Having a clear hierarchy can help; ie, when a page is designed to have the most general and important information large, and on the top of the page. Also, the noise level is all the superfluous design elements and text that need not be placed all on the same page. To quote for the reading, "I think the answer is simple: If your audience is going to act like you're designing billboards, then design great billboards." - I think that the author is basically saying to dumb it down for web users. But I don't believe that the web is a place for that. The web is much deeper than that, and to say that one must dumb down design is to lower expectations for the web, the designer and the user. Maybe this means a new type of design thought process - To re-think how we design for the web. New technologies and interface will make this possible, as we move forward to the future of technology as a means of communication.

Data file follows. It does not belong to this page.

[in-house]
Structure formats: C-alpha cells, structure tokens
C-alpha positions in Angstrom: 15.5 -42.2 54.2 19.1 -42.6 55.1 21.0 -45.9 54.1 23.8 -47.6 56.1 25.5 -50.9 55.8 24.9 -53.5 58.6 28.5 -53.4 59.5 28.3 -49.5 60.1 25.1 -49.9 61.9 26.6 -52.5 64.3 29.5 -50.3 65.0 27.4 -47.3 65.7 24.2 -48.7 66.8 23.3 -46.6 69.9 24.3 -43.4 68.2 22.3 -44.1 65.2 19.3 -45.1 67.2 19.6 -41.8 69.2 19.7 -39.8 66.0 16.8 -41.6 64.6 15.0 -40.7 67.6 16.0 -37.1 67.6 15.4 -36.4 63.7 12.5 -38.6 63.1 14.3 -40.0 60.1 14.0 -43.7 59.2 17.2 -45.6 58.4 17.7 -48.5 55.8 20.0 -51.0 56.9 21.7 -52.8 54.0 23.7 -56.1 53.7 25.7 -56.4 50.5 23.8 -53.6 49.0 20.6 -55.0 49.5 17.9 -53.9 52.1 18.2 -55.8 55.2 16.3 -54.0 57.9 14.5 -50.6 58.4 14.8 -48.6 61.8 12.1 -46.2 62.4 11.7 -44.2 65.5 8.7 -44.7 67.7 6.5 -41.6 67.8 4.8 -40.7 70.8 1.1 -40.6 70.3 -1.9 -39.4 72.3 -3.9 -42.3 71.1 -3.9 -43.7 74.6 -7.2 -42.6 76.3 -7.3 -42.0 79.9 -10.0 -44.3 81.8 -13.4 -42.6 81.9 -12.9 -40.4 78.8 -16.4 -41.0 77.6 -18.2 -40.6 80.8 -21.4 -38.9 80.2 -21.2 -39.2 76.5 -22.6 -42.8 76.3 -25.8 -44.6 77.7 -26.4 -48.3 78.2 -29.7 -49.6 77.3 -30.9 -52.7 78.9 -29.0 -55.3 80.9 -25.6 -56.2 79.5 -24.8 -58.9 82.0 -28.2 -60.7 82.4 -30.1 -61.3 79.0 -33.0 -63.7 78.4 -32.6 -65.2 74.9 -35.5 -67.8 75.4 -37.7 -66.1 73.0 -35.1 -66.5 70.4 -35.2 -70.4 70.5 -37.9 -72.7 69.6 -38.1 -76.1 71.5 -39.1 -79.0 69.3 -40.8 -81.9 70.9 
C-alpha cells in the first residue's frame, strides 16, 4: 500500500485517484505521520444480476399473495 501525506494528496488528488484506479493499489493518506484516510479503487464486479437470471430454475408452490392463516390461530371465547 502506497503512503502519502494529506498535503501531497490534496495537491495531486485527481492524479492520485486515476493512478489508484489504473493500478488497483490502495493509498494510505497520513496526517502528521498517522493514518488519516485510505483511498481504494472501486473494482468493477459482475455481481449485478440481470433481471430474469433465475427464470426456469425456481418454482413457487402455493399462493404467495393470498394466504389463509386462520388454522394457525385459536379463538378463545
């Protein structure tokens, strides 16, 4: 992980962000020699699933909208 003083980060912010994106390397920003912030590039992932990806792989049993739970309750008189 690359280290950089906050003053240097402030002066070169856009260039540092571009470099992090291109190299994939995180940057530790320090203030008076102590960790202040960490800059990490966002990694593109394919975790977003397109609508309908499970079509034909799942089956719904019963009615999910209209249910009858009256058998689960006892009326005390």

Tuesday, October 13, 2009

Web SIte RE- Design

I decided to redesign "Project Rescue" a non profit site. Here are screen shots of before and after. As well as "Mana Food Bank", a site that I though was designed well. 
The main problem with the Project Rescue site was that it seemed cluttered and not clean. I decided to redesign it using a minimal and easy to read format.

Thursday, October 1, 2009

Week 4 Log 2

Designers are often fussy and do not take kindly to criticism. As in Frank Lloyd Wright- "...called Wright to say that his roof was leaking all over a dinner guest, the architect is said to have responded, 'Tell him to move his chair.'"  The problem is often that they are more interested in making something look good rather than function. I am very aware of this problem, as I used to be an Industrial Design major. But I remember that when people would design something that would function properly that in itself was beautiful. It seems that in design, often less is more.